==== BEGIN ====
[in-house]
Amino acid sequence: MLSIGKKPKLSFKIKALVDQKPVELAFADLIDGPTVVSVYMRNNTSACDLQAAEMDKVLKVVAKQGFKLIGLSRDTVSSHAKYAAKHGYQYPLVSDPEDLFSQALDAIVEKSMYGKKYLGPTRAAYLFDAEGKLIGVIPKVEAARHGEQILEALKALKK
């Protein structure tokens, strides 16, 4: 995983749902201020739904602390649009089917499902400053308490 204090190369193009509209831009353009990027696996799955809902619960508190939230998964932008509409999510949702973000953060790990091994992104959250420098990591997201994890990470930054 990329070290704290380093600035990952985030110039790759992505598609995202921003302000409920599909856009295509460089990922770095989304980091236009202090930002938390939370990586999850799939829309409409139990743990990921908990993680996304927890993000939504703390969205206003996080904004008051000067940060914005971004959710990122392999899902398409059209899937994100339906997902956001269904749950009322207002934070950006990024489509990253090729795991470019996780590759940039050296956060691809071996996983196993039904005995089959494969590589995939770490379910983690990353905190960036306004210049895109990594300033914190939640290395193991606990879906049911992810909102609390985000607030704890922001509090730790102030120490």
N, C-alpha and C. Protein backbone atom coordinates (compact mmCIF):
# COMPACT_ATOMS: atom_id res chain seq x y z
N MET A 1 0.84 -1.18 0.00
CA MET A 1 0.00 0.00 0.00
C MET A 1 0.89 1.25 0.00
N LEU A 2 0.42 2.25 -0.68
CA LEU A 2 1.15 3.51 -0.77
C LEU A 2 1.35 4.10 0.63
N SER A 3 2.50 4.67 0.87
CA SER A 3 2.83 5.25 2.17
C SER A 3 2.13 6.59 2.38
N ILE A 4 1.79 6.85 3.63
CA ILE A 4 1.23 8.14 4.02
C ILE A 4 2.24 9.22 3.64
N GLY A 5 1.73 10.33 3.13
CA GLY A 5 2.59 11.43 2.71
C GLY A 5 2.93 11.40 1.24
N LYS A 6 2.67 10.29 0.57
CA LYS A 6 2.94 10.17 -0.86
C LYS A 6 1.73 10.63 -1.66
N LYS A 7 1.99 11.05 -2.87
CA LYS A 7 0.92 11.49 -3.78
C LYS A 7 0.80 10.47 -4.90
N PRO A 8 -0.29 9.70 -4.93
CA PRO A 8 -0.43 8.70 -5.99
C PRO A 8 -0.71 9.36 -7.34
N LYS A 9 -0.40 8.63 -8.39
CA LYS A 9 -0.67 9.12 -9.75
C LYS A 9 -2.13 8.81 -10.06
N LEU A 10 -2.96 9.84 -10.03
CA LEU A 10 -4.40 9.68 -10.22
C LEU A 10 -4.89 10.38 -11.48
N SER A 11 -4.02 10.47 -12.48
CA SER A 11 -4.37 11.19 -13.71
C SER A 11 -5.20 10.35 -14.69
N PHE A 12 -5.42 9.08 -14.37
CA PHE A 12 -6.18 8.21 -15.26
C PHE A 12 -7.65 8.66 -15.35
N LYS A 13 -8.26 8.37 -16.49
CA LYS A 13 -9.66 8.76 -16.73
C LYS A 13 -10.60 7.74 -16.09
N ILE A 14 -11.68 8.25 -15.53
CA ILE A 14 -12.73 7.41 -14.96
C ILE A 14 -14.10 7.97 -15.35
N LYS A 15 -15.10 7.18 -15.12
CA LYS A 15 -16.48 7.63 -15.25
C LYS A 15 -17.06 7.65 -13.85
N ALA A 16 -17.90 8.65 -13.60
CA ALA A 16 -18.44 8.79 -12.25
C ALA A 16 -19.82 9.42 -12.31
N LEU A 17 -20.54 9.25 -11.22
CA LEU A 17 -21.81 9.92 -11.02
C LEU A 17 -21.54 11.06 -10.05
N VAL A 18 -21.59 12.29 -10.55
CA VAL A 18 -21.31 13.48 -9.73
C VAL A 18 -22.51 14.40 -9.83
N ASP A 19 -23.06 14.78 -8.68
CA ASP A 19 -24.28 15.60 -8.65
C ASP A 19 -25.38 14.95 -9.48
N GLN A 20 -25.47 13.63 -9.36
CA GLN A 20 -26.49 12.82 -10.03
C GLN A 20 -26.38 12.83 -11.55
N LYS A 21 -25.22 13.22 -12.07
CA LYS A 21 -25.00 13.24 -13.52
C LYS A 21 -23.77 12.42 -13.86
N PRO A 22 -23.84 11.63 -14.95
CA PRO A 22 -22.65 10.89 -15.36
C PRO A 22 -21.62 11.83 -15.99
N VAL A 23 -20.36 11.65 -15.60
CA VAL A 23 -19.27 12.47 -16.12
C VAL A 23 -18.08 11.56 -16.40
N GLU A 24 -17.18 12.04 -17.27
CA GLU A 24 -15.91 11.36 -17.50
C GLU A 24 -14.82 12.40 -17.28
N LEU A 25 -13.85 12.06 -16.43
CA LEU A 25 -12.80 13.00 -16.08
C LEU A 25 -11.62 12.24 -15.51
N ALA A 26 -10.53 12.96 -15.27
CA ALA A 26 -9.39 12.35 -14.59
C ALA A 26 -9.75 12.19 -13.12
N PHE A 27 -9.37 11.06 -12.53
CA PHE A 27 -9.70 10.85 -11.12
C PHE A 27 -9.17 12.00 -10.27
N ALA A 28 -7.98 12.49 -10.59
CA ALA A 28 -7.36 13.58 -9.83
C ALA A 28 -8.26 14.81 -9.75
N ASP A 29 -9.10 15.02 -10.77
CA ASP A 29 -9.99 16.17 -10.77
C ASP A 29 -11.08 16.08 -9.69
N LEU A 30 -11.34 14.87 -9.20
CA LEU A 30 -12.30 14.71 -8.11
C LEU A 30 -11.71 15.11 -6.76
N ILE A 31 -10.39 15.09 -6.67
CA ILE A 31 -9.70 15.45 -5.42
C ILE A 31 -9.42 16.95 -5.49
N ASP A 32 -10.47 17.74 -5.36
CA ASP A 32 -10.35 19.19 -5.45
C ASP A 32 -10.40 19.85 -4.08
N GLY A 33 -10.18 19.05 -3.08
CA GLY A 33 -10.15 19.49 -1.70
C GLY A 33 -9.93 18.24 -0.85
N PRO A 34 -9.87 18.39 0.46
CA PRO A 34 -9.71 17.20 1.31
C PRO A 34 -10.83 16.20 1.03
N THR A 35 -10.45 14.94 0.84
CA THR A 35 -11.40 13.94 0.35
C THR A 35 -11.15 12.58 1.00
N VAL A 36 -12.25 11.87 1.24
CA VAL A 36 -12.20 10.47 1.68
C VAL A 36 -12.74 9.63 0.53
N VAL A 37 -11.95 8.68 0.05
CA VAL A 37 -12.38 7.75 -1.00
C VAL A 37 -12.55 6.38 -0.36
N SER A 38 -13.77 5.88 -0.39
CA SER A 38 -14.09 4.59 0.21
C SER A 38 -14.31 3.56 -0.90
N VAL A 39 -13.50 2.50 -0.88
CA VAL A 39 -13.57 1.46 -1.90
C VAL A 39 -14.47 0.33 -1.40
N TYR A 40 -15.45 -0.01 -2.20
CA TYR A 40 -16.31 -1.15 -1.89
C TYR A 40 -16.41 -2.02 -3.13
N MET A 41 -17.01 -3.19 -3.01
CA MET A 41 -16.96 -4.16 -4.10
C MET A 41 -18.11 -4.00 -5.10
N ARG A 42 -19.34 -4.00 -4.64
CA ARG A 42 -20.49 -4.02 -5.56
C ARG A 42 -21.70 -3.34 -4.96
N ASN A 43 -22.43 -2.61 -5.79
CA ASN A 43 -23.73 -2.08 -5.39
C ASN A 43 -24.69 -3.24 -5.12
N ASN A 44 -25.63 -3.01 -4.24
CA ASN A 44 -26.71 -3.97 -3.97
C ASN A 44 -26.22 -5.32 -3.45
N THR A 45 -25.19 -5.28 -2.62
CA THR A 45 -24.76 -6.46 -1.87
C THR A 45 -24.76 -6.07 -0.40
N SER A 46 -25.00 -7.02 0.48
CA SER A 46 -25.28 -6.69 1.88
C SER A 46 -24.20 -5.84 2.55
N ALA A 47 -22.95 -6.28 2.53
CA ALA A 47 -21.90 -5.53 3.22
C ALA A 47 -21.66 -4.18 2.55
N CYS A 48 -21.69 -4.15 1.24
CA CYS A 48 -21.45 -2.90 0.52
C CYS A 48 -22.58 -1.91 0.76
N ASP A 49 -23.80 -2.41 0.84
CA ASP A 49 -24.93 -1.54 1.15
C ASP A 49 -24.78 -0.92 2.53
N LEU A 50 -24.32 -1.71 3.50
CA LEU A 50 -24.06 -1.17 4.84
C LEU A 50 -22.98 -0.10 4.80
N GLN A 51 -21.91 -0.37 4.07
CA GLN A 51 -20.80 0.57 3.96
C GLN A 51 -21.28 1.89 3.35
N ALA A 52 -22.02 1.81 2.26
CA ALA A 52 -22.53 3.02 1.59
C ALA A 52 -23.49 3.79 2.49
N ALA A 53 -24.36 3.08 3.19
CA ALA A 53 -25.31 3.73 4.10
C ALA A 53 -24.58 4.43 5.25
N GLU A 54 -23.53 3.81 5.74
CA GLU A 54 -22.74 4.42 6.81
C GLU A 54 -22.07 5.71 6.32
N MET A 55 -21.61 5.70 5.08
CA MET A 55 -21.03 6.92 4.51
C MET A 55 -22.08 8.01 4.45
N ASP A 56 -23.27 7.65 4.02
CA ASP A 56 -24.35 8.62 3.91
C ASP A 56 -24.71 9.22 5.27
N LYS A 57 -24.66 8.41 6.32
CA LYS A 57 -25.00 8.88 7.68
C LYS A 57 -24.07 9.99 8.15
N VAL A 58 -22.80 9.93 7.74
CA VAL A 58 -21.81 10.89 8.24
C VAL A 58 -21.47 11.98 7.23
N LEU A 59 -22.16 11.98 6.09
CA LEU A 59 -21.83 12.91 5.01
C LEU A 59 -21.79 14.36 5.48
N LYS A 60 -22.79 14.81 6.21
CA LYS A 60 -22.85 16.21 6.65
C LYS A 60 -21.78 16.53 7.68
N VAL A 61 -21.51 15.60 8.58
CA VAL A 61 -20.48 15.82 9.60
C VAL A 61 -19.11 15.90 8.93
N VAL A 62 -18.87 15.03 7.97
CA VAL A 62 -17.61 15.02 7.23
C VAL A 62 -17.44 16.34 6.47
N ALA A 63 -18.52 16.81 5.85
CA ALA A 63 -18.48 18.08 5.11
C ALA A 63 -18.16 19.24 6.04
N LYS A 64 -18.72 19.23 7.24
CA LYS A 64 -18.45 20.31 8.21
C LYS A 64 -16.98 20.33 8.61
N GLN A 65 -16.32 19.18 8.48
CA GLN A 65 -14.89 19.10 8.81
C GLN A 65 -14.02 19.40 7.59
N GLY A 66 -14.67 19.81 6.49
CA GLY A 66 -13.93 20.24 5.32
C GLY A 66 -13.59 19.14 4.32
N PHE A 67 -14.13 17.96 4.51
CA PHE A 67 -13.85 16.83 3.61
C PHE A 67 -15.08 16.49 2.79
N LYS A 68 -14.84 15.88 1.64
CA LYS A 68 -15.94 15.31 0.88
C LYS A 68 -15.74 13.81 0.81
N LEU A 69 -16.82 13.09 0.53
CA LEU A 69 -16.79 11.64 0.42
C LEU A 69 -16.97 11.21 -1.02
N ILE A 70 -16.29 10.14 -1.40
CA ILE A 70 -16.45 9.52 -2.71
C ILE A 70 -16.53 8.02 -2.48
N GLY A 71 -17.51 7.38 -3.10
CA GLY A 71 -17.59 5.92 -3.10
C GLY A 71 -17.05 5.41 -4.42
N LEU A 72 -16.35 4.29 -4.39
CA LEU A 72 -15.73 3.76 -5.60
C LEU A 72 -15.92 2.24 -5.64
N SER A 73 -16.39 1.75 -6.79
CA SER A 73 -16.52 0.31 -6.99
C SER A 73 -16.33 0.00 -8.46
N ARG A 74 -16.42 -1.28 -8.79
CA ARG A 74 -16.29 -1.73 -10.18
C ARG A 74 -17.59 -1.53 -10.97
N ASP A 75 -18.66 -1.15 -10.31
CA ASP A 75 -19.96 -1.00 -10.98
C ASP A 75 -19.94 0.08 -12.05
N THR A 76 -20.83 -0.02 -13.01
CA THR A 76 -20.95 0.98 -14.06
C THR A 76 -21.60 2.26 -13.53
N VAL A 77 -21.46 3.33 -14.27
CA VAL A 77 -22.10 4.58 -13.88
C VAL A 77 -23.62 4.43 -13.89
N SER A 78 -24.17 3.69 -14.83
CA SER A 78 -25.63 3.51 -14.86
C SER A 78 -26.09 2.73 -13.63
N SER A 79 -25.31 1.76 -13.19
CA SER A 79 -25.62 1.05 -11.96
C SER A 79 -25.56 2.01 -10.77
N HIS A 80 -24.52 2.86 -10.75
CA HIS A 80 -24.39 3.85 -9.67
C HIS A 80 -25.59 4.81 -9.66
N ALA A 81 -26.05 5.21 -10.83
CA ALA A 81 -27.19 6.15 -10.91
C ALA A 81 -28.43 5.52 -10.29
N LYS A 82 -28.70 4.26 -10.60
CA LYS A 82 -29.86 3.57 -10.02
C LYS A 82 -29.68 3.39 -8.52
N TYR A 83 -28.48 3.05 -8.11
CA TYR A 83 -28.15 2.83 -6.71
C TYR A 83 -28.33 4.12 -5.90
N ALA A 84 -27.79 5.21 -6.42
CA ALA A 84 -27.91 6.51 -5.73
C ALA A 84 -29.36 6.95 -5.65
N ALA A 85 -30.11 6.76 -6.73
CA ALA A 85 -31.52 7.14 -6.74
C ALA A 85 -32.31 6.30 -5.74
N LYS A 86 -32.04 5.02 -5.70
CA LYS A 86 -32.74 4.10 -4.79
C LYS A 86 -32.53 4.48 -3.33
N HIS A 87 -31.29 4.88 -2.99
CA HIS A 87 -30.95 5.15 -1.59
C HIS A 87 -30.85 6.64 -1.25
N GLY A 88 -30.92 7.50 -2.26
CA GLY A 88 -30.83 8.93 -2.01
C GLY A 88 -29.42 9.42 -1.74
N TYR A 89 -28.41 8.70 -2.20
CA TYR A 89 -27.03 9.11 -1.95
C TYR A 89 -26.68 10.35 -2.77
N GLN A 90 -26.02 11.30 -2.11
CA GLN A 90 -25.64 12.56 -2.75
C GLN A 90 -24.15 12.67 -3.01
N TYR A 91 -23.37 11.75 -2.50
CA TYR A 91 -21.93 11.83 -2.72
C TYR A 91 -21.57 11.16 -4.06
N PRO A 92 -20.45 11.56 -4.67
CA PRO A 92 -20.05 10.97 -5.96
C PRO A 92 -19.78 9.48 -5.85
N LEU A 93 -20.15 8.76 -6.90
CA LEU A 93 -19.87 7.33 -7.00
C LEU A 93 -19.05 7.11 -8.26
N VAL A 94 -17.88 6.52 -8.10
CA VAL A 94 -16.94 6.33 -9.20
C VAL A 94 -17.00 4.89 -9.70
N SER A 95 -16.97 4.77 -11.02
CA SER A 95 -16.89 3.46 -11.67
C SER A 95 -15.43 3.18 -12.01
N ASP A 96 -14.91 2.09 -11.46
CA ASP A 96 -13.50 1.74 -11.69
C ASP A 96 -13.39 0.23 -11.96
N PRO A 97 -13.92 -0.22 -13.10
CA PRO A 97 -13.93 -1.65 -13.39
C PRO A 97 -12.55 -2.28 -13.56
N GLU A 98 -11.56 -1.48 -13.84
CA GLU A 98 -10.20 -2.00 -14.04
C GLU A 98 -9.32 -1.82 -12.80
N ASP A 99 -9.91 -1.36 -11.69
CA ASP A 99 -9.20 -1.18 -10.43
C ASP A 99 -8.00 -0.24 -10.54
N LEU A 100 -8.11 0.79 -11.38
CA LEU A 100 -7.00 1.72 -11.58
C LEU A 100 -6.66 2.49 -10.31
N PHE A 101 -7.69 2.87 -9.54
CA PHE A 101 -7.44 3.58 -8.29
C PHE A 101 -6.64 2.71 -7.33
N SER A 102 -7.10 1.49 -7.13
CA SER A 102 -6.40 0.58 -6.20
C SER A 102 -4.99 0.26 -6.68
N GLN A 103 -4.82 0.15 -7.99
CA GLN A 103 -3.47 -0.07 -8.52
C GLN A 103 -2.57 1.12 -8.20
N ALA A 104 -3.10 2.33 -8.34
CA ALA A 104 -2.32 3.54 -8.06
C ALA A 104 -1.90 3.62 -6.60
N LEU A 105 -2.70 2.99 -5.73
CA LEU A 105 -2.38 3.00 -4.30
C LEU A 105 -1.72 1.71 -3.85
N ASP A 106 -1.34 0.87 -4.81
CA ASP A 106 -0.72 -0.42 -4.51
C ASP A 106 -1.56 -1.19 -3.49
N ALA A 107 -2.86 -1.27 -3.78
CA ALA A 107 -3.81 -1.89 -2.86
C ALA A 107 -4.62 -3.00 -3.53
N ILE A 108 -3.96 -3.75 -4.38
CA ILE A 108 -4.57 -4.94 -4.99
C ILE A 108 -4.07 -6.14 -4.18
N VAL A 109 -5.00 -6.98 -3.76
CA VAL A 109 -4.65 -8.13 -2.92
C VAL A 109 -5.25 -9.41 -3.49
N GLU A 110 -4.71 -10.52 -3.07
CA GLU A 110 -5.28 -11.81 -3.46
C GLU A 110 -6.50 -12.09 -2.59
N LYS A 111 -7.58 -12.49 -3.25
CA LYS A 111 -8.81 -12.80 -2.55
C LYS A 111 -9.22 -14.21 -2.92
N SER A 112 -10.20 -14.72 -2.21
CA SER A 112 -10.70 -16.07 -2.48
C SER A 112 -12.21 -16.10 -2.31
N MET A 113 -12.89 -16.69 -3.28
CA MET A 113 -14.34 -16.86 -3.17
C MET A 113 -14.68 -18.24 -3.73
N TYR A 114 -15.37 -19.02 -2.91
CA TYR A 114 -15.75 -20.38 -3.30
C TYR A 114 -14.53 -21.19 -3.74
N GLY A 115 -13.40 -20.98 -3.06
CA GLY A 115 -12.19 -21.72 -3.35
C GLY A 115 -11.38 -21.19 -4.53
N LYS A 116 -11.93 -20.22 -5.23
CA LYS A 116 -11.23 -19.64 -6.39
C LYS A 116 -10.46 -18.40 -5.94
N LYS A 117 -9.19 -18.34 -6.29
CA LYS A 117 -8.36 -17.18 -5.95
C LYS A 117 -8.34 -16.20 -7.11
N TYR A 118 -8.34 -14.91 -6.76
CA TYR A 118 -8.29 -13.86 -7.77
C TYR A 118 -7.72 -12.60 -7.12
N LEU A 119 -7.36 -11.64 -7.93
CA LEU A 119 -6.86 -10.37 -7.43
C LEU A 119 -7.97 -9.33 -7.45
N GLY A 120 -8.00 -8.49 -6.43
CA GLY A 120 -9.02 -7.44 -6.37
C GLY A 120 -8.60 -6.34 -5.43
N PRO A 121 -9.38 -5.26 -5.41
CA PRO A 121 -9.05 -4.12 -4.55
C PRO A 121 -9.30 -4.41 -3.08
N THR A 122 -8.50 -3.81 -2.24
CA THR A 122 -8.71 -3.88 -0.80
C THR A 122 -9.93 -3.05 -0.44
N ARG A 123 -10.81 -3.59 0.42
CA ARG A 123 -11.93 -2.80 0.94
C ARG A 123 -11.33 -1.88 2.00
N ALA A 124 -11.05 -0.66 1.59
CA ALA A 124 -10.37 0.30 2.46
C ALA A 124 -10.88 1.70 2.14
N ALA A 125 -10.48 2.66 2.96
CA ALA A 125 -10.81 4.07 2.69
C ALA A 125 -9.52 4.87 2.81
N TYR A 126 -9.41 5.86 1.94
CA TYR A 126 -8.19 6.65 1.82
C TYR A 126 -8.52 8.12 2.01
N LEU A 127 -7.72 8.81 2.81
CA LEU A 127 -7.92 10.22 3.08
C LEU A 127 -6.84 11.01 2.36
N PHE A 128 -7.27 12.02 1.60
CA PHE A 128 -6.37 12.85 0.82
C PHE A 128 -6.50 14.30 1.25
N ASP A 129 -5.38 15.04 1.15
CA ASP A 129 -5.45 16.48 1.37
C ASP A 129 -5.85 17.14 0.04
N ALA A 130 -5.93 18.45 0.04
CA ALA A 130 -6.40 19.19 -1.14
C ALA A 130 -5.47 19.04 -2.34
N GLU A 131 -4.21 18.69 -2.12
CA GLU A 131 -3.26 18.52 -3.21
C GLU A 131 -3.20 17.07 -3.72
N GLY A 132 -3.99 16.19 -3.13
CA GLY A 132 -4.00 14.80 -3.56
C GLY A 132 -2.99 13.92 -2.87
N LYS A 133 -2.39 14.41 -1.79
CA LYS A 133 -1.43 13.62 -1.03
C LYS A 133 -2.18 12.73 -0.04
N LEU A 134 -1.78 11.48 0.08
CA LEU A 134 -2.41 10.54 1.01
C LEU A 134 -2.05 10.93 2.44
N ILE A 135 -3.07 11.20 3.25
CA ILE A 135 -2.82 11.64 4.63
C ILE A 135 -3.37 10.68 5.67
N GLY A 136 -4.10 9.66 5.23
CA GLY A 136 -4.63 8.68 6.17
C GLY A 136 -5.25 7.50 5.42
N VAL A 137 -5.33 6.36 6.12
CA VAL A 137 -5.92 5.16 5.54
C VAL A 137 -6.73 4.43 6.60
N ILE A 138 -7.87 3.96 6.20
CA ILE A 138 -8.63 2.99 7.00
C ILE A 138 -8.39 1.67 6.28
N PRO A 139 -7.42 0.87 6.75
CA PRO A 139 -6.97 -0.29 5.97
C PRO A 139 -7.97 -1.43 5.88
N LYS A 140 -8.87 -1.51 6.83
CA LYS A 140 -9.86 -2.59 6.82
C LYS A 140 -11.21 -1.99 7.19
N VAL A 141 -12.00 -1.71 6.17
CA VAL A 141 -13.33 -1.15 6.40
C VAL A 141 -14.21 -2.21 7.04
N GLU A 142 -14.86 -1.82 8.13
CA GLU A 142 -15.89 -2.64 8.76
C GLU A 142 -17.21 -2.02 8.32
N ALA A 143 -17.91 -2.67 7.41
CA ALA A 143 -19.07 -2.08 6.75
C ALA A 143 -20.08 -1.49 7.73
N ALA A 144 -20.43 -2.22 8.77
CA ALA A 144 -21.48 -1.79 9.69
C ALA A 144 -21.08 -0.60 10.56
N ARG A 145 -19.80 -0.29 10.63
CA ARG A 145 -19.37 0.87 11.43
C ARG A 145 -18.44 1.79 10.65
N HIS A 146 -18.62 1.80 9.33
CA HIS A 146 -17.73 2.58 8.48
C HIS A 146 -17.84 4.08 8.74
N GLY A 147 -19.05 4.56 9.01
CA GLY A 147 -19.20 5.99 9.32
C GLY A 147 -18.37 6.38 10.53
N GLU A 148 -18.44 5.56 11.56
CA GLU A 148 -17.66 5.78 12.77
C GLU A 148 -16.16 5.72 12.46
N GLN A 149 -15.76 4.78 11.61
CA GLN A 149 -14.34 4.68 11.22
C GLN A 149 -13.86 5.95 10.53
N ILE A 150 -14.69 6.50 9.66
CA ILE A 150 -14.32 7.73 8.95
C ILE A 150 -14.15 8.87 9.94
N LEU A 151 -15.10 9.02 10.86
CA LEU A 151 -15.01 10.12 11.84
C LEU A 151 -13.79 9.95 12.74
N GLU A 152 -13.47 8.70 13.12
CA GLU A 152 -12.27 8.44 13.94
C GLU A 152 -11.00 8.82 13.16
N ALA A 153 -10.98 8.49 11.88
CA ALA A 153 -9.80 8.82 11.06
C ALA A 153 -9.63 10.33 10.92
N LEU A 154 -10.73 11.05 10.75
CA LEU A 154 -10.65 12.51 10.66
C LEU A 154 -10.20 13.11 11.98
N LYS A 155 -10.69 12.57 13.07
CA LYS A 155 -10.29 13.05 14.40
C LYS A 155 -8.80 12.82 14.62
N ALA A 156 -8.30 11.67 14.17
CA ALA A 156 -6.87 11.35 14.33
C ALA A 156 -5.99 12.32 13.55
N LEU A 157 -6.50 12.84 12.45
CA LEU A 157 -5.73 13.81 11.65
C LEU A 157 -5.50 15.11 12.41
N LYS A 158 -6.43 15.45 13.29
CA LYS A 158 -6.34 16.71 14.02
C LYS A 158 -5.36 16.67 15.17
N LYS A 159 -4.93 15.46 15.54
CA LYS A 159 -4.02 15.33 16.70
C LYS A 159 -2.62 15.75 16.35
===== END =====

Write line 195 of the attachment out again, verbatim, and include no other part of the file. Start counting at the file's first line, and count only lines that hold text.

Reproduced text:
N LYS A 64 -18.72 19.23 7.24